Utilities Cybersecurity: Combining Engineering and IT Techniques for Resiliency
On December 23, 2015, system operators at Ukrainian Kyivoblenergo (a regional electricity distribution company) noted the tripping of seven powerful substations. Soon, they were scrambling to manage the domino effect playing out in front of them, having realized that hackers had gained access to critical control systems designed to monitor and protect electricity networks—including getting kicked out of the system and being left powerless to initiate any response.
Over a three-hour period, three different distribution systems were attacked, causing approximately 225,000 customers to lose power. Ultimately, operators had no choice but to shut down the recently installed control system and revert to more traditional—indeed, manual—operations and system repair.
In one regard, Ukraine was lucky: It still had the knowledge and manpower to revert. Many systems that have relied on modern control systems for a longer time would find themselves less capable of dealing with the fallout of such an attack.
Investigation of the attack revealed that an email to the corporate side of Kyivoblenergo delivered malware, which was inadvertently transferred via a data key to the operations side. There, it lay dormant for months, quietly monitoring operational commands. Once the malware got in the “backdoor,” it was unstoppable. The breach was so extensive, Kyivoblenergo had to toss out its new control system and start anew.
“Utilities tend to think that with SCADA [supervisory control and data acquisition] systems they are isolated and protected,” says cybersecurity expert Frances Cleveland of Xanthus Consulting International. “The Ukraine attack and more recent attempts with Crash Override prove otherwise. In fact, companies in the industrialized world would have a harder time dealing with such an attack as they simply don’t have the experienced manpower to send out for the manual repairs that saved the system in Ukraine.”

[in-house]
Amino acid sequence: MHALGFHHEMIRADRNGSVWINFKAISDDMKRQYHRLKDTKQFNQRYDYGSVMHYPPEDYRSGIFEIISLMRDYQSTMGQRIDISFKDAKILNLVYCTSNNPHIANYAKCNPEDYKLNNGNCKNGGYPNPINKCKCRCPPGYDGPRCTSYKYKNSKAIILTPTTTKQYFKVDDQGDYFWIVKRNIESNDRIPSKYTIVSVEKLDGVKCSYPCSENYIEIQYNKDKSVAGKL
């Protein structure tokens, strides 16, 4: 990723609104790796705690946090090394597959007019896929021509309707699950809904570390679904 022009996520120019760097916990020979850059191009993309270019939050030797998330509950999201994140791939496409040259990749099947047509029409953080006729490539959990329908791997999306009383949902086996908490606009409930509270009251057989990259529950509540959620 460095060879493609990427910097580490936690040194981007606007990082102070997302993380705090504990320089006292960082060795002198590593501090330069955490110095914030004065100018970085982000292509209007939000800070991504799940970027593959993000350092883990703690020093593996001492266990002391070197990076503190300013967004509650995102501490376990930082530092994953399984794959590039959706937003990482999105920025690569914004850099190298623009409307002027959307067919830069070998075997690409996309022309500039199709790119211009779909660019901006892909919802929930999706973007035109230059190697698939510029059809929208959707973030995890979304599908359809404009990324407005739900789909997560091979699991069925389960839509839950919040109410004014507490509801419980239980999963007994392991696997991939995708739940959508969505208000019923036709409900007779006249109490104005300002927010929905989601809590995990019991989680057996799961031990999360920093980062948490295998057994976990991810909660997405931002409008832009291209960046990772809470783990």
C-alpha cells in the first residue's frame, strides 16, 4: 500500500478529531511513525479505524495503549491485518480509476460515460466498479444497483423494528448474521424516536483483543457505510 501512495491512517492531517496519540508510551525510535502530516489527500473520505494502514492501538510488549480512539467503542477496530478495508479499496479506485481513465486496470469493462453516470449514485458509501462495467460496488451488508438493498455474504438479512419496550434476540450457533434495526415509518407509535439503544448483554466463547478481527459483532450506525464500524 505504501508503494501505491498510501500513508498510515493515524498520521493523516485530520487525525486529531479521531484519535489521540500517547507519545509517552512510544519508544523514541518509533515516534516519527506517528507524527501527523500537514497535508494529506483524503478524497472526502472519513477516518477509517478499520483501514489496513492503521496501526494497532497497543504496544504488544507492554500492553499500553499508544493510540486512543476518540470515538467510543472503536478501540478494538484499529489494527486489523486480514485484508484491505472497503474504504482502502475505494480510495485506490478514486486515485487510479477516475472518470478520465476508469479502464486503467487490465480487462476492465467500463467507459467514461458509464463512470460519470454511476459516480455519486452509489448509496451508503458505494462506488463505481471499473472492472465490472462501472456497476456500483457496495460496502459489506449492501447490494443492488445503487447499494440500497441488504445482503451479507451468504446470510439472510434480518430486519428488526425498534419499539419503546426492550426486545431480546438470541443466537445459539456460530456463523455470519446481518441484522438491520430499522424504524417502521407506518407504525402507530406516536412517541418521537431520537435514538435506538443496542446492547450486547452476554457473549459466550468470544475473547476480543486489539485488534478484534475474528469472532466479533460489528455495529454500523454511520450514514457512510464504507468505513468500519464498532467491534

Takeaways from the attack analysis, says Cleveland, underline a persistent naiveté in the sector, i.e., that IT experts know how to hack-proof systems and come to the rescue if an event occurs. She makes the case that while their expertise is vital, the unique features of electricity systems require early and ongoing engagement of operational experts.
Cybersecurity requires action by utilities around system resiliency and protection of cyber-physical assets.
“The typical IT response to a cyberattack is ‘Turn everything off!’ Operators know that is not an option in terms of providing essential service and avoiding damage to physical assets,” says Cleveland. “They also have a different mindset about what matters most, including requiring reaction times to threats within milliseconds.”
As smart grids comprising a wide range of distributed energy resources become more widespread, the question arises of whether they are more vulnerable to cyberattacks. After all, while utility companies remain responsible for power delivery, they no longer own or control all the elements—rooftop solar panels, electric vehicles, individual storage systems, etc.—which are now active players in generation and distribution.
“Introducing more [distributed energy resources] systems does not inherently increase the number of vulnerabilities on the grid,” says Galen Rasche of the Electric Power Research Institute. “It does, however, increase the attack surface in that systems rely on more communication channels, more automation and the application of more security controls.”